photo | Sergei Bachlakov
As I’ve watched young Spanish athletes medalling and otherwise competing with distinction in these Rio 2016 Olympics, they’ve served as a reminder that Spain especially since the restoration of democracy in the late 1970s has forged a proud athletic history indeed, not just hosting the Barcelona 1992 Olympics but quite often punching above its weight in various individual and team sport on the world stage.
Rafael Nadal, the captain of Team Spain in Rio de Janeiro, is of course at age 30 the most immediate example of an international icon of sport produced by this country, having racked up 14 tennis grand slams, the Olympic singles gold medal in 2008, adn now in Rio the doubles gold (along with Marc López) and the singles bronze, and widely considered the greatest clay court player in history (and by some even the greatest player of all time, period). But other teams and individuals have also become titans – and in some cases household names around the world. Space doesn’t permit a truly comprehensive account of all of them, but here are the highlights, by major sport (leaving aside bullfighting, which is in a class of its own):
photo | Marcos Mesa Sam Wordley
Played in Spain since 1923, hoop as a spectator sport is second here only to football, and the national league is one of the top in Europe, with teams like Real Madrid Baloncesto, FC Barcelona Básquet, and Joventut Badalona winning international championships like the Eurocup and the Euroleague. Meanwhile, the national men’s and women’s teams have nabbed gold and silver at Eurobasket and the FIBA World Championships. Such is the calibre of players produced here that several Spaniards have even crossed the pond to play in the U.S. NBA, such as José Calderón, Pau Gasol, Marc Gasol, Serge Ibaka, and Ricky Rubio.
A national mainstay since the 1940s, Spanish cycling’s main household name internationally has perhaps been Miguel Induraín, who won the Tour de France five times in a row during the 1990s, as well as the Giro d’Italia, and a gold medal at the 1996 Atlanta Olympics. Stars of the current century include Oscar Pereiro and Carlos Sastre – both now retired – as well as 33-year-old Alberto Contador, still active but dogged in the past by doping allegations. The three-week Vuelta a España is along with the Tour de France and Giro d’Italia one of the top three long-distance cycling races, with routes varying but always including a stretch through the Pyrenees Mountains and a finish on the streets of Madrid.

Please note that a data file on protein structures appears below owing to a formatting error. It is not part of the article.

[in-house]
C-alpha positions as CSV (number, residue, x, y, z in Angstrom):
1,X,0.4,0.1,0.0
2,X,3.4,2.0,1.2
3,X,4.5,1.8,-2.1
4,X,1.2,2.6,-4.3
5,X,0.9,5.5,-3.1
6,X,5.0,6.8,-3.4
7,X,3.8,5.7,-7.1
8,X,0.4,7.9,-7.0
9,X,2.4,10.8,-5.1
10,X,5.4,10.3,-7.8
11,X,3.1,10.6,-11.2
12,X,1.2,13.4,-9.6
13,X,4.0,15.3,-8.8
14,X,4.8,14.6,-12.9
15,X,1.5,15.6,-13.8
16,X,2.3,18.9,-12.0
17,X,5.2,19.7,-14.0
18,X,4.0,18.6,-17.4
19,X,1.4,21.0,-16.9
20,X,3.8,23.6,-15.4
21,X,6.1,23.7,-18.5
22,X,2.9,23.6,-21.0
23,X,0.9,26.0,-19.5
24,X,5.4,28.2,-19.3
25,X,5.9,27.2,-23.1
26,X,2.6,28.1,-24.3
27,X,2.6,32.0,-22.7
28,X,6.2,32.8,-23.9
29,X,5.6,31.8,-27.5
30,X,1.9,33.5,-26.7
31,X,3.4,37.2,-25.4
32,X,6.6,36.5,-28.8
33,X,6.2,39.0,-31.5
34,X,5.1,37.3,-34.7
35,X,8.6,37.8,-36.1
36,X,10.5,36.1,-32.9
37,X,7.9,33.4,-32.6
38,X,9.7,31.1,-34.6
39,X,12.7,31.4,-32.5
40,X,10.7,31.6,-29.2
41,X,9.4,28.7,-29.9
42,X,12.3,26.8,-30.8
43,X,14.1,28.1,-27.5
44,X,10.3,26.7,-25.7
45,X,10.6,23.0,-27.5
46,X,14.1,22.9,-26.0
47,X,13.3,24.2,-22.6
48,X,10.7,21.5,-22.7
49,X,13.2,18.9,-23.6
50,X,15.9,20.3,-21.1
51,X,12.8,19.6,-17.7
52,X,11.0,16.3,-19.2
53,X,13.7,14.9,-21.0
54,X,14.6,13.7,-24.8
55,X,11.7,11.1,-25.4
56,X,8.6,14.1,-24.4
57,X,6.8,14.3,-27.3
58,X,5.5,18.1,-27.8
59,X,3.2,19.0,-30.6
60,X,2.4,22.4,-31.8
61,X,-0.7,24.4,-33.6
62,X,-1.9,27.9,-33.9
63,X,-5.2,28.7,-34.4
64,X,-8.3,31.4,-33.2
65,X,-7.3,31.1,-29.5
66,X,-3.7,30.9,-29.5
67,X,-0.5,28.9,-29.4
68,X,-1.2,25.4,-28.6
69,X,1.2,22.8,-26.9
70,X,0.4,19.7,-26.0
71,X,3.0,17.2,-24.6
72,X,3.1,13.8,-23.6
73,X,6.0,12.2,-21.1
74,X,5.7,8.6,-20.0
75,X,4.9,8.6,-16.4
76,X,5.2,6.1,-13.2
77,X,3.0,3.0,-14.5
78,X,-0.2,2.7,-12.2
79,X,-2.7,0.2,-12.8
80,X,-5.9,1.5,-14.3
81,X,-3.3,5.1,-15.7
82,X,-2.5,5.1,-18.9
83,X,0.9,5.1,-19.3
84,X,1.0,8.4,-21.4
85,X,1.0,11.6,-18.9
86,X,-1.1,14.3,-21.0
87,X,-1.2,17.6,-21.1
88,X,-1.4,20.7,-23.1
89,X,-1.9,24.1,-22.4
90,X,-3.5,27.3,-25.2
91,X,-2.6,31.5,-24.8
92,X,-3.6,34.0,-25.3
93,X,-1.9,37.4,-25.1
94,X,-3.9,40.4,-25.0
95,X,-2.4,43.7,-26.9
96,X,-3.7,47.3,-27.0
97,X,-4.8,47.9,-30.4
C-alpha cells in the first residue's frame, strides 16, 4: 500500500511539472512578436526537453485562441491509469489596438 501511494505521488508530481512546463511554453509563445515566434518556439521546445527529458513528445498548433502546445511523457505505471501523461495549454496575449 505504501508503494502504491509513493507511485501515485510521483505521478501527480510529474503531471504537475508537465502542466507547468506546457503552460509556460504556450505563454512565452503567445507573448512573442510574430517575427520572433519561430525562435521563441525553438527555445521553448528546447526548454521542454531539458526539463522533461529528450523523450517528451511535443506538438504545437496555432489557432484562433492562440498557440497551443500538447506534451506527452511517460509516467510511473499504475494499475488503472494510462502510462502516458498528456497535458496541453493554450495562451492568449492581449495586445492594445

photo | katatonia82
Men’s footy is of course where the country has shone brightest over the past half century, with its La Liga one of the world’s premier leagues, with top teams including Real Madrid and FC Barcelona (aka El Barça) – which have a storied rivalry, with Barça current top dog – along with Atlético Madrid, Athletic Bilbao, Sevilla, and Valencia. The national team has also been a powerhouse on the international level in European competition as well as FIFA World Cup (though it won the cup just one, in 2010) and the Olympics (gold in Barcelona ‘92, silver in Sydney 2000). As elsewhere in the world, footballers are idolised here, and the most celebrated at the moment include Iker Casillas, Xavi Hernández, Andrés Iniesta, Lionel Messi, and David Villa.
A country with now more than 300 courses, Spain has contributed several international stars to pro golf, the most reknowned of which is the late Seve Ballesteros, a World Golf Hall of Fame inductee whose wins in the 1980s and 1990s included the Masters, the Open Championships, and the Ryder Cup (as Spain team captain), and who’s considered the best European golfer in history up to now. Currently, the best known Spanish golfer is Gipuzkoa’s José María Olazábal, also a Masters and Ryder Cup winner and Hall of Famer. Current up-and-comers include Sergio García, ranked fifth male golfer in the world, Pablo Larrazabal, and Málaga-born Azahara Muñoz.
photo | Neale Cousland
In international team tennis, Spain does exceptionally well – for example winning the Davis Cup five times (though not since 2011). And individually, while Rafa Nadal (above) is unquestionably the national superstar par excellence, other Spaniards have achieved grand slams, such as Sergi Bruguera, Albert Costa, Andrés Gimeno, Conchita Martínez, and Garbiñe Muguruza. And in the 1990s, Barcelona-born Arantxa Sánchez Vicario was an international powerhouse, winning a number of French Opens and a U.S. Open.